Because the men stepped down amid concerns regarding the propriety of the bonuses, as well as potential misuse of public funds in regard to travel, gas card and credit card use, the auditors suggest that the board not only recoup the bonuses from the two former chiefs, but also the severance packages. The audit also indicates that the board had ample reasons to fire Scott and Jensen—an action that would have voided any severance agreement.
"With suspicions of improper activity, and given the information available to the board at that time, we question why the board did not proceed with termination for cause," the audit says.
State Auditor John Dougall says that many board members clearly trusted Jensen, and that "for some, there was also a level of fear."
"It was easy just to bite your tongue," he says. "You had a board that was OK being left in the dark and a former chief who took advantage of that."
City Weekly's investigation—compiled using public documents that specified the chiefs' use of taxpayer-funded gas and credit cards—revealed that Scott had a penchant for steak dinners, Apple devices and, especially, driving a UFA-provided SUV.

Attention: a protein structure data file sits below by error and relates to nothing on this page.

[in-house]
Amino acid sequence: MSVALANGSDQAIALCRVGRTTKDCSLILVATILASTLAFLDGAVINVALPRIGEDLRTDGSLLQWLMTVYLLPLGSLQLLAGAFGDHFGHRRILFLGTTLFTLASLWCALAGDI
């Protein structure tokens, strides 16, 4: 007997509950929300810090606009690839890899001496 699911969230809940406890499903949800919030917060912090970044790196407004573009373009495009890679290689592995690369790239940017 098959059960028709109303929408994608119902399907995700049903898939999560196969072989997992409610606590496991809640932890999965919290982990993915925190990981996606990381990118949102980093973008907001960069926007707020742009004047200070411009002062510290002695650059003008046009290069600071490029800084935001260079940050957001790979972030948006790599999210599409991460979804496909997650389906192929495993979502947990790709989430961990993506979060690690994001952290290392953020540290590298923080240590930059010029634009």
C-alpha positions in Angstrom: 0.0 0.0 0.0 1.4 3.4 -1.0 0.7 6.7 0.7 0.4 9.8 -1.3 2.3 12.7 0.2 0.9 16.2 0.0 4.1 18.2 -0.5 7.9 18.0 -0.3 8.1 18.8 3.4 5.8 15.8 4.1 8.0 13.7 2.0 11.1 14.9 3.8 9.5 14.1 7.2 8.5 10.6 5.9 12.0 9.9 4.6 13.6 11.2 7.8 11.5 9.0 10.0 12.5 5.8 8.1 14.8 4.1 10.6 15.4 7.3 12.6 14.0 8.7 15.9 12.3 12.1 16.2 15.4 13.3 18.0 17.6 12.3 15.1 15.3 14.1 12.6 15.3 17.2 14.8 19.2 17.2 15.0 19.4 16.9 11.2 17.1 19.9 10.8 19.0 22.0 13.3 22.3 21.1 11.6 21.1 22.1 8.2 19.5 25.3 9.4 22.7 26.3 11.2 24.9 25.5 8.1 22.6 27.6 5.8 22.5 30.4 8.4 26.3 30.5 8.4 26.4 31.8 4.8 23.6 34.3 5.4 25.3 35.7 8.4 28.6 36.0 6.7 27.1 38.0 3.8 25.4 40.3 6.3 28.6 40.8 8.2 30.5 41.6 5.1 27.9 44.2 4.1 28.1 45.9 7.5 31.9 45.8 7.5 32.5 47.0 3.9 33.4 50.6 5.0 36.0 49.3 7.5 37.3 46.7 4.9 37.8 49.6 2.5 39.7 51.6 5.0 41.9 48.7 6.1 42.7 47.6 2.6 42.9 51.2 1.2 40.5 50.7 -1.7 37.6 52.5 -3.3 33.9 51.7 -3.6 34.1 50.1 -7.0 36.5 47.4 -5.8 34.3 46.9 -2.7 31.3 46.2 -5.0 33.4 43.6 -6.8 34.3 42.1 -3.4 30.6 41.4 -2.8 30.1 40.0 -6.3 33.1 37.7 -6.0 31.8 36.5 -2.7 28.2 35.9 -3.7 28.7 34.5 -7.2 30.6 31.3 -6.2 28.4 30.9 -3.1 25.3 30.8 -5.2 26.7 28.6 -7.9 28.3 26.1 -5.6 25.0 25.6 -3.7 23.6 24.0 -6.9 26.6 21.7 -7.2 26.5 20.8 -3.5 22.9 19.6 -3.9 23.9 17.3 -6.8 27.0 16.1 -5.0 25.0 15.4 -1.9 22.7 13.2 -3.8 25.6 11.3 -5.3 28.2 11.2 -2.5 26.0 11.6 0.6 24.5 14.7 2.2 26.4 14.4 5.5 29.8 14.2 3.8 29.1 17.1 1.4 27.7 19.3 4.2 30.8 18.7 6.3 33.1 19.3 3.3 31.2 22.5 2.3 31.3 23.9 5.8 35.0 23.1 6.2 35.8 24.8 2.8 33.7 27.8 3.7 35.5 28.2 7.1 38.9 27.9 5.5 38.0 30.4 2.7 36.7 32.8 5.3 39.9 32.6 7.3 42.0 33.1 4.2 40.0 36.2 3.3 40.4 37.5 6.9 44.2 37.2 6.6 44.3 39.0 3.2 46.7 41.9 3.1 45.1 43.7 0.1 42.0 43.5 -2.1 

In a five-year span, Scott spent $28,800 on gasoline and another $110,440 on miscellaneous purchases, including a pair of firearms that credit card receipts show were once destined to be auctioned off, but remained in Scott's care instead.
Auditors found that between 2012 and 2016, Scott amassed an average of 30,016 miles per year on his UFA vehicle—17,772 more than would be needed for his commute.
When it came to Scott and Jensen's excessive purchases of electronics, auditors found that the men also employed these devices for personal use. Although Jensen and Scott apparently attempted to wipe the devices clean of any data, a forensic team restored the information, revealing that Jensen had used his UFA computer for a family business and his political campaigns.